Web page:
He told the Blade the dates and times for which he was accused of showing up late for work had been approved in advance by management as leave time after he requested the leave to care for his mother who had been hospitalized at the time.

His discrimination complaint filed with the Arlington Office of Human Rights names as the accused party a company called Outstanding Hospitality Management LLC, which owns the franchise rights to the Good Stuff Eatery restaurant at Reagan Airport.

Milan Patel, Outstanding Hospitality Management’s president, told the Washington Blade in a telephone interview on July 16 that his company investigated Curtis’s allegations and determined they could not be substantiated.

“The investigation revealed in no uncertain terms that Mr. Curtis’s claims are without merit and that he was terminated just for cause and not for any discriminatory reason,” Patel said.

Patel added that Curtis’s allegations “will be opposed with witness evidence as well as witness testimony in any courts or administrative proceedings if we need to. In fact, such evidence has already been provided to the Arlington County, Va., Office of Human Rights.”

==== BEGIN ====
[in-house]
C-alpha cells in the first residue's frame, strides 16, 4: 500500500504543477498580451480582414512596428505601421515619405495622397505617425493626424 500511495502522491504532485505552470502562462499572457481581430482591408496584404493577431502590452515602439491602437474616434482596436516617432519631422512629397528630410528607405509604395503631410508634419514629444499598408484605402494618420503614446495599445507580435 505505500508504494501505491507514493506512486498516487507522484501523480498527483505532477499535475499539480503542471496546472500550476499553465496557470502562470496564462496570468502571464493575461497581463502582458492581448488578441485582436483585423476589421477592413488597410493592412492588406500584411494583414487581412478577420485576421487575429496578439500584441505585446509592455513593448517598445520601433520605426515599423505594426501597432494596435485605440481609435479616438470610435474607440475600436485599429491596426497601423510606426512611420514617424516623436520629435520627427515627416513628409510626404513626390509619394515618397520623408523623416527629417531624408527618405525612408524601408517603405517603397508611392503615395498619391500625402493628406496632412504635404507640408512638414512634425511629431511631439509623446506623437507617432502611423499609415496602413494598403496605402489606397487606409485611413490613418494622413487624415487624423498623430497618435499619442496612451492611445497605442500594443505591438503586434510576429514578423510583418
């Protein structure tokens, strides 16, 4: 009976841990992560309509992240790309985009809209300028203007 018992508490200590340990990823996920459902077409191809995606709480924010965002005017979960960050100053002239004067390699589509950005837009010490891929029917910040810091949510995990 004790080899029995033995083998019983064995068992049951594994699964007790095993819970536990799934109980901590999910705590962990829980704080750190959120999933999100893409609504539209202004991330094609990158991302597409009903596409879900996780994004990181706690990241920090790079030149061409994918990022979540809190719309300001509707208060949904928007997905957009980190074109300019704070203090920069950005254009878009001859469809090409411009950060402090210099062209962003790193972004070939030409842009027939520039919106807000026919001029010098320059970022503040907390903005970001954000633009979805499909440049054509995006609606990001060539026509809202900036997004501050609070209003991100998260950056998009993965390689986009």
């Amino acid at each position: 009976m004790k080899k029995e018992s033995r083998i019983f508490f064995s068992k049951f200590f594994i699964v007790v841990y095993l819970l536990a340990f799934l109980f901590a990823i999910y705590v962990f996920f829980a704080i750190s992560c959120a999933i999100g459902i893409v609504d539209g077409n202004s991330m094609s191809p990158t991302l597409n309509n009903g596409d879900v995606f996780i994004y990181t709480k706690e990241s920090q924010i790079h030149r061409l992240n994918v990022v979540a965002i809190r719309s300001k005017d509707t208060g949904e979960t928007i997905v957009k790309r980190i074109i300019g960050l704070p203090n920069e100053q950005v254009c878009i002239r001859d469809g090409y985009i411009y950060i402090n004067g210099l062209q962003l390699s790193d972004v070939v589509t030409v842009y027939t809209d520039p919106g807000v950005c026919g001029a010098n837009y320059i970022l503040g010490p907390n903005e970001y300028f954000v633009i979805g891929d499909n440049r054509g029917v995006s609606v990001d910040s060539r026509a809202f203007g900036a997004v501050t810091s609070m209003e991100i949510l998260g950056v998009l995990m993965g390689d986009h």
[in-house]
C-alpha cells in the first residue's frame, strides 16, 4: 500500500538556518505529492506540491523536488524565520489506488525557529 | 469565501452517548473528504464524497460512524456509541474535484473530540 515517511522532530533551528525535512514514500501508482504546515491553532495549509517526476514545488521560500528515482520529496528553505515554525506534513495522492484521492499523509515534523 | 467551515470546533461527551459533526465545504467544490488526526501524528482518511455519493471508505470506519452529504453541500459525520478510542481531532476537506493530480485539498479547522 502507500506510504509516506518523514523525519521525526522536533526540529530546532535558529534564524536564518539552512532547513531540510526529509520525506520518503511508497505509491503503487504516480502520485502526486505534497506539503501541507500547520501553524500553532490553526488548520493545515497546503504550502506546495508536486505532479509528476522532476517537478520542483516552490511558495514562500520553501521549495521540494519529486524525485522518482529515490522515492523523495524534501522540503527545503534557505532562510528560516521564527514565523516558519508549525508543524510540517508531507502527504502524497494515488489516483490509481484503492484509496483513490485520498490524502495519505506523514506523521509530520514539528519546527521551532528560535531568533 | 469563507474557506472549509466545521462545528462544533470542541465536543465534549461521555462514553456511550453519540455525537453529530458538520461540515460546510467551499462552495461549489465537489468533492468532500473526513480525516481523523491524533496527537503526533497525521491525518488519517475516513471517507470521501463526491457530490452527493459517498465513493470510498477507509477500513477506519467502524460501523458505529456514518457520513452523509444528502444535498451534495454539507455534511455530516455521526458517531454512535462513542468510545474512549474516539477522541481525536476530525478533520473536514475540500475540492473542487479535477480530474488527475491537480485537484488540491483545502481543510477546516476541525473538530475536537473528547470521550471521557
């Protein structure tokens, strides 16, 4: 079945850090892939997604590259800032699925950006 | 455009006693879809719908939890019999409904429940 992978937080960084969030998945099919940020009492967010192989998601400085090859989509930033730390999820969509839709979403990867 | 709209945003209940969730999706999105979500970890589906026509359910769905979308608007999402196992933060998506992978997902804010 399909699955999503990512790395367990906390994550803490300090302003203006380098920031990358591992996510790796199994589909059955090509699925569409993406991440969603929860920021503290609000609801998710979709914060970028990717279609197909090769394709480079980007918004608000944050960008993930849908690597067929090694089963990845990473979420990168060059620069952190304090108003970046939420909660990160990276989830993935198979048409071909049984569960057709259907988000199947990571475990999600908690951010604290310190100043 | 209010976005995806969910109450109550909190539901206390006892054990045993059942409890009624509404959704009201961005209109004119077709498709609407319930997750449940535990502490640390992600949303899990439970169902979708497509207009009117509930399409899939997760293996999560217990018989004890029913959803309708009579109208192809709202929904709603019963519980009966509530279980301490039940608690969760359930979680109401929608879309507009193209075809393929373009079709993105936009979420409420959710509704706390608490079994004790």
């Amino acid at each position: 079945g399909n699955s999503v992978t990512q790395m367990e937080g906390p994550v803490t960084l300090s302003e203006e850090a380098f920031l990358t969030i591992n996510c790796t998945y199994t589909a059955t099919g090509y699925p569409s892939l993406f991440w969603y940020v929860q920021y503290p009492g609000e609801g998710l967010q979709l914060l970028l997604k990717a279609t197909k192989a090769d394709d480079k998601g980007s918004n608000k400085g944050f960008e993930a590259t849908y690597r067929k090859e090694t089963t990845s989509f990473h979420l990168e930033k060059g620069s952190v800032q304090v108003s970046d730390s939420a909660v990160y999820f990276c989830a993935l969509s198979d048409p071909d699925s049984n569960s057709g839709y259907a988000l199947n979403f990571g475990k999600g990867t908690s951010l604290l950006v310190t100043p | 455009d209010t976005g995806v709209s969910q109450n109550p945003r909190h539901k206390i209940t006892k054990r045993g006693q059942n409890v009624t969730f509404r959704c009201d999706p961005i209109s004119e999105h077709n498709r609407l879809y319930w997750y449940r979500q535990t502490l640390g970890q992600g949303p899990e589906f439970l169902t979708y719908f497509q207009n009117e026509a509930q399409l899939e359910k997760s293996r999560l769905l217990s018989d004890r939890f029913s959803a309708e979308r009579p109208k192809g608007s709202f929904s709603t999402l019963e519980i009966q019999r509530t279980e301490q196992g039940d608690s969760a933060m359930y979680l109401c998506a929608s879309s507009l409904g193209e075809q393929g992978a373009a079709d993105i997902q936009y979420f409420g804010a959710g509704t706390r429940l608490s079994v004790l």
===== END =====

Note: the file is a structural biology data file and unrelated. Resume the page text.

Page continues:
Kyle Epting, an Arlington attorney representing Sunnyside Restaurant Group, a family-owned company that created the Good Stuff Eatery restaurant franchise chain, said that under legal agreements between the Sunnyside Restaurant Group and Outstanding Hospitality Management LLC, Outstanding Hospitality Management has full control over the operations of the Good Stuff Eatery at Reagan Airport and it, rather than Sunnyside, bears full responsibility for the actions of that restaurant.

“We have always embraced diversity in our company and our lives believing that people from all backgrounds enhance our family, customers, and staff,” said Micheline Mendelsohn, Deputy Chief Executive Officer of Sunnyside Restaurant Group, in a statement to the Blade.

“We were very saddened to hear of the allegations of an employee regarding his employment at the Good Stuff Eatery airport location operated by one of our franchisees,” she said. “We have taken these allegations very seriously and moved quickly to ensure that the franchisee was handling the matter, and operating their store and employees in the spirit of our family beliefs,” Mendelsohn told the Blade in her statement.